Raphael is to bind Azazel in desert in Dudael till
judgment day, and heal the earth (x. 4-7) ; Gabriel
to destroy giants by internecine strife (x. 9-10, 15),
Michael to bind Semjaza and his associates for
seventy generations in valleys of the earth (x.
11-14). All evil is to cease, and the plant of
righteousness (i.e. Israel) to appear (x. 16). All
the righteous are to escape and live till they beget
thousands of children (x. 17), the earth is to yield
a thousandfold, all men are to become righteous
and adore God (x. 21). Sin and punishment will
cease for ever (x. 22). Store-chambers of blessing
in heaven will be opened (xi.).

xii.-xvi. A Dream Vision of Enoch. Enoch is
hidden from men (xii. 1) and is sent to the fallen
angels ('Watchers') with the message: 'no peace
nor forgiveness' (xii. 4-6), which he delivers to
Azazel (xiii. 1, 2) and the others (xiii. 3) ; they
beseech Enoch to write a petition for them (xiii.
4-6) ; as he reads it he falls asleep and sees visions
of chastisement, which he recounts to them (xiii.
7-10). The message of the vision is given in xiv.
1-7 ; the manner of it in xiv. 8-xvi. 4. He ascends
in the vision to heaven, past crystal walls into a
crystal house and a greater house beyond, to the
blazing throne of the Great Glory (xiv. 20), whom
no angel can behold. He entrusts Enoch with
the message to the Watchers ; they had sinned
in taking wives (xv. 3-^7) ; from the dead giants'
bodies proceed evil spirits which, remaining on
earth, do all harm with impunity till the Great
Judgment (xv. 8-xvi. 1); the Watchers' doom is
repeated (xvi. 2-4).

xvii.-xxxvi. Enoch's two journeys : through the
earth and to Sheol. (a) xvii.-xix. Enoch is
brought to the ends of the earth and views trea-
suries of stars, and the winds that uphold heaven
(xvii. 1-xviii. 3), and seven mountains of precious
stones (xviii. 6), and beyond, a deep abyss of fire
(xviii. 11), and further, an utter waste (xviii. 12)
with seven stars like burning mountains, bound for
ten thousand years for not observing their appointed
times (xviii. 13-16). Here stand the fallen angels,
whose spirits seduce men to idolatry (xix. 1)
and their wives, turned into sirens (xix. 2). (6)
xx.-xxxvi. The seven archangels Uriel, Raphael,
Raguel, Michael, Saraqael, Gabriel, Remiel and

their functions (xx. ). Enoch proceeds to chaos and
the seven stars and the abyss of xviii. 12-16 (xxi.
1-7), which is the final prison of the fallen angels
(xxi. 8-10). Elsewhere in the west he sees a
great mountain with three ('four' in text) hollow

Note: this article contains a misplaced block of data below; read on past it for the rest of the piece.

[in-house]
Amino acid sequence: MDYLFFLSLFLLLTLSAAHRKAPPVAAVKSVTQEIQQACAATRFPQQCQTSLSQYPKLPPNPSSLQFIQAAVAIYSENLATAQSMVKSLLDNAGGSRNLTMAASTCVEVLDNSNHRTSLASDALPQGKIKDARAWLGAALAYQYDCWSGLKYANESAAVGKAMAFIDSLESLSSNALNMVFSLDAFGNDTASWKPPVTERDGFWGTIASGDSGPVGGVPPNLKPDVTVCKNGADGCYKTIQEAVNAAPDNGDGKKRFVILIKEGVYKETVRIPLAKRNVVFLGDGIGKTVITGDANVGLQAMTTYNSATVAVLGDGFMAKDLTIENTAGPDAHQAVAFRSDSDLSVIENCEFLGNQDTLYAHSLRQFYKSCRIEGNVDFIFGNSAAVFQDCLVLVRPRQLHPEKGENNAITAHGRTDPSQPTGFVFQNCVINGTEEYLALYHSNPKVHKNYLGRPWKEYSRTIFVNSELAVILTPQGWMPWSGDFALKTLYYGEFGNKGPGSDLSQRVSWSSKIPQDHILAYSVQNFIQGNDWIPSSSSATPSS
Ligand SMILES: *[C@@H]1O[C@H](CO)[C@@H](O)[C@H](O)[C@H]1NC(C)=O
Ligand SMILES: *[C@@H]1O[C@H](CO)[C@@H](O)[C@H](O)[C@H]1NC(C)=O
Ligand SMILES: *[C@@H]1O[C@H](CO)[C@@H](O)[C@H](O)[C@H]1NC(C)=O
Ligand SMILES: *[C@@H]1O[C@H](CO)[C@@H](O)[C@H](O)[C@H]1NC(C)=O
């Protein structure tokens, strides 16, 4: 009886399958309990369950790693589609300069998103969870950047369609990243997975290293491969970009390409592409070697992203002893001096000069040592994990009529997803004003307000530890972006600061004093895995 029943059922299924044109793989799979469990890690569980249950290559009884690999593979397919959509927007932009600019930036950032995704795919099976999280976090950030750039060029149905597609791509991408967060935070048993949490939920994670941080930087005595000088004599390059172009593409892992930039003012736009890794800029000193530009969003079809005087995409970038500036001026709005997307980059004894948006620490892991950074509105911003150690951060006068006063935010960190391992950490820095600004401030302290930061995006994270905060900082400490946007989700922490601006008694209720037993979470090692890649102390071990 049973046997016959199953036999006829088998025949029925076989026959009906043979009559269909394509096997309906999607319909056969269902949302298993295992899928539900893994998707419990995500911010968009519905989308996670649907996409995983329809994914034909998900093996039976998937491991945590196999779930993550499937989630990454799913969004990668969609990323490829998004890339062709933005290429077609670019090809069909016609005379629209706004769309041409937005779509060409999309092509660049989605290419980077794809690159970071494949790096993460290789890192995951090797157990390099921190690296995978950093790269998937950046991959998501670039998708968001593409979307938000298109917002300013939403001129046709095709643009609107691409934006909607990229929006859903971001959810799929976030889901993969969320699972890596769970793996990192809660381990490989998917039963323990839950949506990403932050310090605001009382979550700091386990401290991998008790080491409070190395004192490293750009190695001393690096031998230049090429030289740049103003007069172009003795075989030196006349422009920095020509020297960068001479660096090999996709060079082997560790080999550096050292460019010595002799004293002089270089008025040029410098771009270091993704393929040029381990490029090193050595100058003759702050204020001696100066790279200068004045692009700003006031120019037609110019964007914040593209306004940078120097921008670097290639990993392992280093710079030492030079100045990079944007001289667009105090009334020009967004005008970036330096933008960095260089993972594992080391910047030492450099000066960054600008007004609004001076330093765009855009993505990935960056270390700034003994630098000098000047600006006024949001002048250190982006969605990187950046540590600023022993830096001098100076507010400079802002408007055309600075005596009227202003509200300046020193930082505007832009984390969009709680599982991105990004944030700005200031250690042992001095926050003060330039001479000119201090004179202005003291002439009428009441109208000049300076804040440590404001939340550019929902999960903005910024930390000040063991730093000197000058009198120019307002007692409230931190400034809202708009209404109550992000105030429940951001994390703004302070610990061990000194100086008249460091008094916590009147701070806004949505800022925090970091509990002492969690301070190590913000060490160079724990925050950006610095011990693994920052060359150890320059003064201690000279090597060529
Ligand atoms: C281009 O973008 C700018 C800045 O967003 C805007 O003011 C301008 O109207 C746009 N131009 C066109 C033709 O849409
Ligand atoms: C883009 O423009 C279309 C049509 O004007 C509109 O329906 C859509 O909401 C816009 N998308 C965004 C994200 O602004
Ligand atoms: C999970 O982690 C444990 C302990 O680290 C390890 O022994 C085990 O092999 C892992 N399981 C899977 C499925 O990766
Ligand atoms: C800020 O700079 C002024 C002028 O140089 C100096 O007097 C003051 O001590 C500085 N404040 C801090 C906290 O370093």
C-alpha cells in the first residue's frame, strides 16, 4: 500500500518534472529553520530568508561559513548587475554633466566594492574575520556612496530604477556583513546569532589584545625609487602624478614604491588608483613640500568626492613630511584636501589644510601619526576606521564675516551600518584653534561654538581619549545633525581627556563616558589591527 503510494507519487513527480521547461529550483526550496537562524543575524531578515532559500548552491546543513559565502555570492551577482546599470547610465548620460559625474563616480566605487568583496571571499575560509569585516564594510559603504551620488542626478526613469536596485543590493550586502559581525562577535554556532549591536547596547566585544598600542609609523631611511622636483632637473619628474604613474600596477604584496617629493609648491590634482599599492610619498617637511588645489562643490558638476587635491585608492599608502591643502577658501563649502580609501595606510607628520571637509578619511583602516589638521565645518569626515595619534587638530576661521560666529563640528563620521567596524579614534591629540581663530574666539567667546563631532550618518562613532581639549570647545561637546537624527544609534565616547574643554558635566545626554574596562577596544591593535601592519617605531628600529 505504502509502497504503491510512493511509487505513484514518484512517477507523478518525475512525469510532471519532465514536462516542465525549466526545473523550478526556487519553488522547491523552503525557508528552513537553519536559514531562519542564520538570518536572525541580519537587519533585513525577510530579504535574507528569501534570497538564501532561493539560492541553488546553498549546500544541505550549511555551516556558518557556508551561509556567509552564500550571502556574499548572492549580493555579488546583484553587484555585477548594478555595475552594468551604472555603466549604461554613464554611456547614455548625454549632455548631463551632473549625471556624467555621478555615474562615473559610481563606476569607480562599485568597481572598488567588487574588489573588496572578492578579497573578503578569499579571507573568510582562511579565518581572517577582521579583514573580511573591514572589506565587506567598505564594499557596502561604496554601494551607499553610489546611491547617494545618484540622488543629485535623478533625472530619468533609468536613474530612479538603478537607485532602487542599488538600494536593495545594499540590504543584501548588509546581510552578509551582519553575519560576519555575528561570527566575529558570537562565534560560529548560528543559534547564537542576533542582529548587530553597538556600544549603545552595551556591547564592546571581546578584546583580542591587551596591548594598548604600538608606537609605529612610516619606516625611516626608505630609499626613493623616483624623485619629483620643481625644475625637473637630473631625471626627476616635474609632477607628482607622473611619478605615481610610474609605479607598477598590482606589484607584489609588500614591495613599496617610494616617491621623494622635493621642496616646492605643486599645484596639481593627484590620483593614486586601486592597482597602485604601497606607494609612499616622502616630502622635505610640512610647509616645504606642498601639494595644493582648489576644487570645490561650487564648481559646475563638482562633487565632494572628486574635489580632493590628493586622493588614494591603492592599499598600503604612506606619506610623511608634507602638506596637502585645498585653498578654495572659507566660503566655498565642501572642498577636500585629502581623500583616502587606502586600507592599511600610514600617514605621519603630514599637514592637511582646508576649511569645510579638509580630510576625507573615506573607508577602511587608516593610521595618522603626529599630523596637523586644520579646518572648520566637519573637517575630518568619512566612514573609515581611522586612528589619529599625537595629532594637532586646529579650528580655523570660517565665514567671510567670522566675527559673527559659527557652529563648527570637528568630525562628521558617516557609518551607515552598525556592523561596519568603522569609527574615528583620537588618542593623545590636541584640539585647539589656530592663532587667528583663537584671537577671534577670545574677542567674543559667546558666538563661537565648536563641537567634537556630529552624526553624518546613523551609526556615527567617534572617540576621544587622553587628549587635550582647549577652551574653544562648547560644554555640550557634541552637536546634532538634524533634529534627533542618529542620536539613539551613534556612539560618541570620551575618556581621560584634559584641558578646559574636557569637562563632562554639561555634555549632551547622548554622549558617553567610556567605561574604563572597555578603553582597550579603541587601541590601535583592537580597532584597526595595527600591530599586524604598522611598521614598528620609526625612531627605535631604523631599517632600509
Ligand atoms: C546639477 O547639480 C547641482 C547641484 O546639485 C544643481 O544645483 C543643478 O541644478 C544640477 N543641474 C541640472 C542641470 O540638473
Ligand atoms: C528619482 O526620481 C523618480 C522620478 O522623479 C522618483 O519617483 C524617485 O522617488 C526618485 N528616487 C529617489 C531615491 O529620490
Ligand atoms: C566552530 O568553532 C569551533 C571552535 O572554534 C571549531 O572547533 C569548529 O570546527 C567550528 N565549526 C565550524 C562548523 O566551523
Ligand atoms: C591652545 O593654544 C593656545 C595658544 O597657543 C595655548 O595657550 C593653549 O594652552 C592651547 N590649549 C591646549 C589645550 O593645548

places ( = Sheol), to contain men's souls till the
Great Judgment one for martyrs like Abel and
other righteous men, with a bright spring of water
(xxii. 5-9), one for unpunished sinners (xxii. 10, 11),
one for sinners (who suffered in life), who never
rise (xxii. 12-13). Thereafter, still in the west,
he sees the fire of the heavenly luminaries (xxiii.),
and elsewhere again, beyond a mountain range of
fire, seven mountains of precious stones, the central
one to be God's throne on earth, with the tree of
life (xxiv. 1-xxv. 3) to be transplanted after the
judgment to the holy place, where the righteous
shall eat of it and live a long life on earth (xxv. 4-6).
In the middle of the earth Enoch sees a holy moun-
tain (Zion) with its surrounding summits and
ravines (xxvi. ), and the accursed valley (of Hinnom)
which is to be the scene of the Last Judgment
(xxvii.). Thence he goes east (xxviii.-xxxiii.), past
fragrant trees and mountains, over the Erythraean
Sea and the angel Zotiel (xxxii. 2), to the garden of
the righteous, and the Tree of Wisdom, which is
fully described (xxxii. 3-6). Thence to the earth's
ends whereon heaven rests, with three portals for
the stars in east and west (xxxiii. 3, xxxvi. 2, 3)
and three in north and south for the winds (xxxiv.
1-3, xxxvi. 1).

SECTION u. : chs. xxxvii.-lxxi.-TAe Parables.
xxxvii. 1 commences ' the second vision ... of
wisdom ' ; till the present day such wisdom has
never been given as is embodied in these three
Parables recounted to those that dwell on the
earth (xxxvii. 4, 5).

xxxviii.-xliv. The First Parable. When the
Righteous One appears, where will the sinners'
dwelling be? Then shall the kings and mighty
perish and be given into the hands of the righteous
and holy (xxxviii.). [Descent of the Watchers
an interpolation (xxxix. 1, 2).] A whirlwind
carries off' Enoch to the end of the heavens; he
views the dwelling-places of the holy who pray for
mankind, and the Righteous One's abode under the
wings of the Lord of Spirits (xxxix. 3-14) ; an
innumerable multitude, and four presences ( = arch-
angels) Michael, Raphael, Gabriel, and Phanuel
and their functions (xl.); heaven's secrets and
weighing of men's actions (xii. 1, 2) ; secrets of
natural phenomena and sun and moon ; their
chambers and weighing of the stars (xii. 3-9, xliii.